Crow Black Chicken - Electric SoupCork and Tipperary, in Ireland, may not be the first locations to spring to mind when thinking of unrefined, unyielding blues, although the great Rory Gallagher was brought up in Cork. Crow Black Chicken on their debut album “Electric Soup” play blues that is not diluted with jazz, folk or any other genre skirting the edges. Crow Black Chicken plays the blues, and they play it remarkably well. From the opening few bars of ‘White Lightening’ the stall is set out to perfection. With production just on the lucid side of gritty, the listener can appreciate the road down which they are to travel. Memorable chorus, insanely haunting verses and soaring lead guitar lines are evident in profusion. It would be a challenge for the listener to not take up their air guitar by the end of ‘White Lightening’.

Slightly more downbeat, but no less soaked in the blues tradition, ‘Skin Deep’ is seductive and charming, and showcases the vocal style of Christy O’Hanlon to perfection. O’Hanlon’s voice is at once assertive yet soulful, drenched in emotion yet taking no prisoners. The tracks that follow, ‘Pourin’ Down’ and ‘Epitaph’ follow a similar path, as the bass and drums foundation of Steven McGrath and Gev Barrett respectively, continues to provide a concrete yet organic foundation.

‘Charlie’s Women’ would not sound out of place on an album produced forty years ago, and evokes an air of melancholy for times long gone. The playing on ‘John Lee Wee’ is fluid and loose and creates an atmosphere of relaxation and pleasure. Like ‘Charlie’s Women’ the title track ‘Electric Soup’ straddles the ages in terms of musical fashion, and features feral and uncultivated guitar lines that have been pushing back the boundaries of respectability for decades. Possibly the most vociferous track on the album and the track that would most likely symbolize the album as a whole is ‘Murmuration’, with its searing slide guitar and undomesticated vocals. As the track builds up the momentum, the musicianship becomes more frenzied and the vocals become more incomprehensible. ‘Lie Awake’ has a lilting vocal style that is reminiscent of John Martyn in its delivery.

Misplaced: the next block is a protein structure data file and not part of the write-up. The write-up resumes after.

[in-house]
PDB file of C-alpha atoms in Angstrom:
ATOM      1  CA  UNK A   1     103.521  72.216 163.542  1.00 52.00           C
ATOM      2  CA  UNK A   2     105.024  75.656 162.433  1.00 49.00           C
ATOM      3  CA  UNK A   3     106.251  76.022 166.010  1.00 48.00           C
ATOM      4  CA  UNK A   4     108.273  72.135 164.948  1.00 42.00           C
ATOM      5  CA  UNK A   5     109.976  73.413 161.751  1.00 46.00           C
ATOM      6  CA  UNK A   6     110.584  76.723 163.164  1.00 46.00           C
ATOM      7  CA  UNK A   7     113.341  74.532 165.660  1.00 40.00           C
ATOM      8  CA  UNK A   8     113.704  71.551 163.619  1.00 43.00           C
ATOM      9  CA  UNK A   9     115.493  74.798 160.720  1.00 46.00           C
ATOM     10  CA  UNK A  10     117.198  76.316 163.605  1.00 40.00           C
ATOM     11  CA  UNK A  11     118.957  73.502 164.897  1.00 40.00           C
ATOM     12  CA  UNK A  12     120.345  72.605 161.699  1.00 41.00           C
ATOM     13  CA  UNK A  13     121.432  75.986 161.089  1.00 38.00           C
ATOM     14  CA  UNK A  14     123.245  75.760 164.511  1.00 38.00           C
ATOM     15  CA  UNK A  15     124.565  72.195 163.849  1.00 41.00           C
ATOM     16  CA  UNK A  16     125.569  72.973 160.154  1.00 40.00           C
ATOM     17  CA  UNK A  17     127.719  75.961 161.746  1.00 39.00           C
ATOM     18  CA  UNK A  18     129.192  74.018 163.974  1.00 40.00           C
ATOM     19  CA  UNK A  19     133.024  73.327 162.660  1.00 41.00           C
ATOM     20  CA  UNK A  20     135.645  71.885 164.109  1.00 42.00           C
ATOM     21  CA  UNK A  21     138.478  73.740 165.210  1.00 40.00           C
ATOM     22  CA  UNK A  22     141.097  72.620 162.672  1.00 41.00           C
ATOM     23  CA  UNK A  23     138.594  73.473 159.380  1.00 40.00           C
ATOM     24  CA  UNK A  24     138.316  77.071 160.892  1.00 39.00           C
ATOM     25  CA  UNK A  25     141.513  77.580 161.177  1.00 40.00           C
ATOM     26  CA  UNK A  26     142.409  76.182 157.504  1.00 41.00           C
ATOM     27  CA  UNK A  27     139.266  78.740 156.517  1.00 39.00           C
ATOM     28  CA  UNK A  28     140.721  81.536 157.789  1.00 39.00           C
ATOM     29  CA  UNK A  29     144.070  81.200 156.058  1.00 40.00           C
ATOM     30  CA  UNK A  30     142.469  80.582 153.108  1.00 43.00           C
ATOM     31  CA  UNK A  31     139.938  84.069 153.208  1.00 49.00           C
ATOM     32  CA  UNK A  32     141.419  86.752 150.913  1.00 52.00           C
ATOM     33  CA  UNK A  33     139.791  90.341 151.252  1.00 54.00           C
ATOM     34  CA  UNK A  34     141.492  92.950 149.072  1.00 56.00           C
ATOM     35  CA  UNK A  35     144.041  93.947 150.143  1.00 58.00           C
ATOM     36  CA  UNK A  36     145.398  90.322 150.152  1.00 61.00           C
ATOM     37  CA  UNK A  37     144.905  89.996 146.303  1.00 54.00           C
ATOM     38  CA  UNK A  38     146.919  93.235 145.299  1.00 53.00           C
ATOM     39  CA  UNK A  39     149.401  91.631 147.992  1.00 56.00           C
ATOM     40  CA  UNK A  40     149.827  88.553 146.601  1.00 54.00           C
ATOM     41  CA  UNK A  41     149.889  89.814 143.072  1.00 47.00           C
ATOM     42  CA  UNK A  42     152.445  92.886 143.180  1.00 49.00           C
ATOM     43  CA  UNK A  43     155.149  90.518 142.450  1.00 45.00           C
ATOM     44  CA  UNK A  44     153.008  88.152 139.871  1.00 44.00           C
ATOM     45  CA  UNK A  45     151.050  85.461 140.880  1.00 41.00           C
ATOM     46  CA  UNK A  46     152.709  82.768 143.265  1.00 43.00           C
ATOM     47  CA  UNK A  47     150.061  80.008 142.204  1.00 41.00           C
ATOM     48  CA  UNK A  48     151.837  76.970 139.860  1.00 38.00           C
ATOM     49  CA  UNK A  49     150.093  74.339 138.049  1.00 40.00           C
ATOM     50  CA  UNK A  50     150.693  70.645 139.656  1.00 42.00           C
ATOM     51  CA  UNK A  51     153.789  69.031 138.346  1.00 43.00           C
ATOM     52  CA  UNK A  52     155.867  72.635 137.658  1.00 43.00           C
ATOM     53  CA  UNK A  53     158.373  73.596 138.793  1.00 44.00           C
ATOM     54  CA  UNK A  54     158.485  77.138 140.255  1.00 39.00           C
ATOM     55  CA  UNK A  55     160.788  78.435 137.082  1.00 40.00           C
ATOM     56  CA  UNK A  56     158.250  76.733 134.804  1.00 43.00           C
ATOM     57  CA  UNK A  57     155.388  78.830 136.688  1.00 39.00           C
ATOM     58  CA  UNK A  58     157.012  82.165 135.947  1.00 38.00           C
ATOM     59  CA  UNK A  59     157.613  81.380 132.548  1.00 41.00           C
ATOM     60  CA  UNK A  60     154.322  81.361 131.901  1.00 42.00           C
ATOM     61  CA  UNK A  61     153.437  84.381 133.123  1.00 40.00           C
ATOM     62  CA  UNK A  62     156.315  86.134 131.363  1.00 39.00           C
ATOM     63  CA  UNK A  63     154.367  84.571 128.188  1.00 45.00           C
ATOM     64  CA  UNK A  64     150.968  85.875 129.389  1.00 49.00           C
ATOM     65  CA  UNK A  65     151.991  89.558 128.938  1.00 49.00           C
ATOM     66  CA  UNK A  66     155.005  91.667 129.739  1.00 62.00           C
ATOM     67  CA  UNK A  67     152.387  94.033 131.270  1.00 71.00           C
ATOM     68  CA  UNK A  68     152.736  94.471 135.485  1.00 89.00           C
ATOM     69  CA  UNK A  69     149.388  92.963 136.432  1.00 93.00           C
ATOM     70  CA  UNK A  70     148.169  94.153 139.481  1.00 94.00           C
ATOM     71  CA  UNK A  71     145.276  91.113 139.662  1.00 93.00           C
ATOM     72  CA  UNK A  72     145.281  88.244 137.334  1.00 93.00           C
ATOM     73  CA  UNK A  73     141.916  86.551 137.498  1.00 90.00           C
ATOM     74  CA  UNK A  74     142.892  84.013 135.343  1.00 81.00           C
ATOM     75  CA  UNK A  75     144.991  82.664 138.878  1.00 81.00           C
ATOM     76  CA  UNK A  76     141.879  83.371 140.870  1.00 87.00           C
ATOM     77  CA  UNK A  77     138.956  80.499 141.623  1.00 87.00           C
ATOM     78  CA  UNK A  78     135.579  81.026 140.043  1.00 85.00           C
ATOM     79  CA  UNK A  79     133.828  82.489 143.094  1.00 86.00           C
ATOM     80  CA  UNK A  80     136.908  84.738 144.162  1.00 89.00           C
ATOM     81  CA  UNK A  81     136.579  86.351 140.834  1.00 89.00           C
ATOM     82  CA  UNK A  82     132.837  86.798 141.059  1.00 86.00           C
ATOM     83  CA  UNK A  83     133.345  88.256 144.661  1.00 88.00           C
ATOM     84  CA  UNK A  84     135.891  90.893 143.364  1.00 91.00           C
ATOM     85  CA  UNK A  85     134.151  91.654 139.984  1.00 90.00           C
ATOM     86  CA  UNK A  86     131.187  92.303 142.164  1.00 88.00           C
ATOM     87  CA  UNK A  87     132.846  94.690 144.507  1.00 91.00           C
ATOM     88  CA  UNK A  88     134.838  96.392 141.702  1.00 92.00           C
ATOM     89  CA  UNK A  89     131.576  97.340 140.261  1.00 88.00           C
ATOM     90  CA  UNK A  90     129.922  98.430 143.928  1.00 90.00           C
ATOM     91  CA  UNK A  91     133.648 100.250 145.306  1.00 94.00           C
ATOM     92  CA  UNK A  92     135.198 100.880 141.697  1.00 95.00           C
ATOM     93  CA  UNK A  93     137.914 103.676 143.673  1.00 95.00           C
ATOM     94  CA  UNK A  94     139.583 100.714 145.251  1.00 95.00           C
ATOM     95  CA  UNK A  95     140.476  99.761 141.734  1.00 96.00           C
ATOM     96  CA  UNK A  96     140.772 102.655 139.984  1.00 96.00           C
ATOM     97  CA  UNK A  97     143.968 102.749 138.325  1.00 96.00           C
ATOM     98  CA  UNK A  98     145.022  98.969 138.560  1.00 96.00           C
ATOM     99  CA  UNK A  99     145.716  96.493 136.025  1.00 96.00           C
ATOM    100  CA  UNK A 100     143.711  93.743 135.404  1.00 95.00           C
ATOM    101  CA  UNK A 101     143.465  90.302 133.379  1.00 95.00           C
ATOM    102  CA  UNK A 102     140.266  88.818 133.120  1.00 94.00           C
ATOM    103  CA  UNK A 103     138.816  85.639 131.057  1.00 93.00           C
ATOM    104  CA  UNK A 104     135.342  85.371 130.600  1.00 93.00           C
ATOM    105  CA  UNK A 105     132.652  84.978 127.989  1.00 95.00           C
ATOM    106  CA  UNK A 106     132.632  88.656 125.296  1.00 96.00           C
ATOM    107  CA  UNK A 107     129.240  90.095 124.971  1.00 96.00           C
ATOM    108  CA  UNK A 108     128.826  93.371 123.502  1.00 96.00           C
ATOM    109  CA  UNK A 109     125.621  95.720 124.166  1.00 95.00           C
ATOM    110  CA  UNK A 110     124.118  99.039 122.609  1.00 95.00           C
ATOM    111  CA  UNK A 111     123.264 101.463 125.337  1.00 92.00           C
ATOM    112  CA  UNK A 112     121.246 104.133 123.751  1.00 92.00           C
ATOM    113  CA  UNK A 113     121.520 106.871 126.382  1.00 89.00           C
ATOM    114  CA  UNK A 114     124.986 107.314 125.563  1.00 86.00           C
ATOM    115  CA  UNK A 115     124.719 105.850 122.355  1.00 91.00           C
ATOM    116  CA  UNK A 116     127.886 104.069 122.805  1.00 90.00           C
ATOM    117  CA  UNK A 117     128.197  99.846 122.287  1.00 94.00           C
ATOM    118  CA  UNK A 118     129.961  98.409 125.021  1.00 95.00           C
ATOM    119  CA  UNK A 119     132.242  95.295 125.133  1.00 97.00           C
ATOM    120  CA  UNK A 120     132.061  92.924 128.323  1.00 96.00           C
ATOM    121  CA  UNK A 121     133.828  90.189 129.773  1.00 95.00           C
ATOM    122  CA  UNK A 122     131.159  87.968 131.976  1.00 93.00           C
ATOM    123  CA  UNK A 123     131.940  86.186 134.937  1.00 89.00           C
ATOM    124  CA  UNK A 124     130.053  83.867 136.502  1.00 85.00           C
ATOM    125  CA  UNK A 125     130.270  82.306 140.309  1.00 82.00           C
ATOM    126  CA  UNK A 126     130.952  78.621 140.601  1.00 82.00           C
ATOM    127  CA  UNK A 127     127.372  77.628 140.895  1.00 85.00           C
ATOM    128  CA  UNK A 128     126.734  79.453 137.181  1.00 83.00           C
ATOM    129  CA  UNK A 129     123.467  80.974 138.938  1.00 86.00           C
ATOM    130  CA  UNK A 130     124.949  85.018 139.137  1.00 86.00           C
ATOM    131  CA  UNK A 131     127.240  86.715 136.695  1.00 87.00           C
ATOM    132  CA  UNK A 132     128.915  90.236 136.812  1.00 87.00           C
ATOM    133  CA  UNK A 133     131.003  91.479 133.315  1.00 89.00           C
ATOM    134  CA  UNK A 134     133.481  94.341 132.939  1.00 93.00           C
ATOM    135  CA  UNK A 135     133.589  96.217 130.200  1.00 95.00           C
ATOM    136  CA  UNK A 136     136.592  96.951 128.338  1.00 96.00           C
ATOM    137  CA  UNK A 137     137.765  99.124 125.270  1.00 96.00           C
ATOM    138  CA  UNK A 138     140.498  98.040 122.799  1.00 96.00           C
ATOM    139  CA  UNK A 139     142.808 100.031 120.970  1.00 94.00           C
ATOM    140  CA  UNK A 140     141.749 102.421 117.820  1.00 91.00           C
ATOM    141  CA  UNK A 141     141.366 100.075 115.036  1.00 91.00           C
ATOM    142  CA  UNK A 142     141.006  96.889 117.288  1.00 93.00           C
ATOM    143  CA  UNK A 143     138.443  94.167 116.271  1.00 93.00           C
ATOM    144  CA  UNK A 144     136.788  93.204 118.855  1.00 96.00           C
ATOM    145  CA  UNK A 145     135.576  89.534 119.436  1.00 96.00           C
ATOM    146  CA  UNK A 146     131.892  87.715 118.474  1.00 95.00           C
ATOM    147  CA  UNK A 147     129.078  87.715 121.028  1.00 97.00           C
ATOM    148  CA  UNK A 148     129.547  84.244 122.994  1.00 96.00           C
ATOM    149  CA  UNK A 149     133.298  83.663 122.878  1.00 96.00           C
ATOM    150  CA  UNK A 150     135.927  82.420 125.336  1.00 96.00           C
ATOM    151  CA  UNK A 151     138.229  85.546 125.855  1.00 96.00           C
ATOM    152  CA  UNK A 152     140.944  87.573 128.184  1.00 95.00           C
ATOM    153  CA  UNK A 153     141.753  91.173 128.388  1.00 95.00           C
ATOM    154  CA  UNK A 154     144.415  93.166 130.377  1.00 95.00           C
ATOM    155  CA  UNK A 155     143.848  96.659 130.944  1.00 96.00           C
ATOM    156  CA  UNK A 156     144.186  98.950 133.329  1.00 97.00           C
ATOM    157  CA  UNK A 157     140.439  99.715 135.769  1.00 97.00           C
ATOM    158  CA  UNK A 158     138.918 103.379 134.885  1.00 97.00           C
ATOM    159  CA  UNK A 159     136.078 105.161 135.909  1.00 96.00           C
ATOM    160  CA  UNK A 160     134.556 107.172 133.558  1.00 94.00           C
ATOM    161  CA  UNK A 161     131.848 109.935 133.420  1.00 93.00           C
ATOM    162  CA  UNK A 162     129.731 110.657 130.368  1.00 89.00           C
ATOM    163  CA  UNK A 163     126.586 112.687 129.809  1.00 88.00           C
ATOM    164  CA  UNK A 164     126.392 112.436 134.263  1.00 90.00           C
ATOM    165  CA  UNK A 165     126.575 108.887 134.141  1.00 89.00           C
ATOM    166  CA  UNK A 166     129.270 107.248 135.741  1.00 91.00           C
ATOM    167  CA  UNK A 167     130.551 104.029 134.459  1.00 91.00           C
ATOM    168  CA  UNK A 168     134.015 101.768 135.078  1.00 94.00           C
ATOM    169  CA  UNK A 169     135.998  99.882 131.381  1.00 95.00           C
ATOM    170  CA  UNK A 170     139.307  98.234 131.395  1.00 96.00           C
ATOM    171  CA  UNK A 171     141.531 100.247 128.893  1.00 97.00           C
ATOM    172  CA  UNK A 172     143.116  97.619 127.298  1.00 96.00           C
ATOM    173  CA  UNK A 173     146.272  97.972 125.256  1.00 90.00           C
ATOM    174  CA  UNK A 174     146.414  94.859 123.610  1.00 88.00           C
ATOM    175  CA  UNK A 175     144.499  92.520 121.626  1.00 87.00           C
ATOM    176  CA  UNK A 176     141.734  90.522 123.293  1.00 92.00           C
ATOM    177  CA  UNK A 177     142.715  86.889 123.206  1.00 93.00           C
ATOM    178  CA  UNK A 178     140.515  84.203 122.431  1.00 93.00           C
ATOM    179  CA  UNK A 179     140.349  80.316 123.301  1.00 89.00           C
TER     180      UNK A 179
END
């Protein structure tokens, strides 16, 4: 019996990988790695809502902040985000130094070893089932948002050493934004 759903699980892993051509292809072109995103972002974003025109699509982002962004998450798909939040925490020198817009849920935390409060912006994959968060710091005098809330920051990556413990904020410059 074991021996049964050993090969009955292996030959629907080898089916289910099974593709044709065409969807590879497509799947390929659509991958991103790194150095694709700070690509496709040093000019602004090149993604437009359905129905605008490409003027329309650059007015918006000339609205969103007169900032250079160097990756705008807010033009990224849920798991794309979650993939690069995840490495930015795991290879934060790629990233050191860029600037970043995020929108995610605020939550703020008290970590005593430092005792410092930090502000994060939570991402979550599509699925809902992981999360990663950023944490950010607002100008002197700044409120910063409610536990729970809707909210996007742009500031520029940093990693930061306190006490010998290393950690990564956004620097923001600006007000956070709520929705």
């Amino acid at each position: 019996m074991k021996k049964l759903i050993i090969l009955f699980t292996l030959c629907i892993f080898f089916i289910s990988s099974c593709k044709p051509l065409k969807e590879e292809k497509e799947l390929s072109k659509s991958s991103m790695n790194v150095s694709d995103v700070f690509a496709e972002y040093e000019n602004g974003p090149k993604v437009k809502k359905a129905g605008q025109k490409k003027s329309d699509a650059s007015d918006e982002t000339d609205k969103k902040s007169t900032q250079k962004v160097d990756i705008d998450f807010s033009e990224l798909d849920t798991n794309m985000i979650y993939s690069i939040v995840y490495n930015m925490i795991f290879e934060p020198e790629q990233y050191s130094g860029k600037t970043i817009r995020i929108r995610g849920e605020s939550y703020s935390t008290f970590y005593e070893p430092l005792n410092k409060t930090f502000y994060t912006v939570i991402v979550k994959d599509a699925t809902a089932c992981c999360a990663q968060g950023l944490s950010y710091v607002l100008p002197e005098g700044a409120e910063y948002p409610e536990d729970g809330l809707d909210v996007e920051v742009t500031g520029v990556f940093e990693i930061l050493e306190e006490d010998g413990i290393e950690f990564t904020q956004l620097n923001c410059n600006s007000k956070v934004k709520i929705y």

The final track, ‘John the Revelator’, is a familiar piece to the blues aficionado, and here it is given a strident overhaul with driving percussion, zealous vocal and slide guitar that makes the listener proud to be engaged with the music. It would be virtually impossible to single out each of the tracks on “Electric Soup”, as each evokes imagery of decadence, salaciousness and gratification. There is nobleness and a dignity in creating music that adheres strictly to a tradition, and if “Electric Soup” is not always dignified it is true to itself and Crow Black Chicken.

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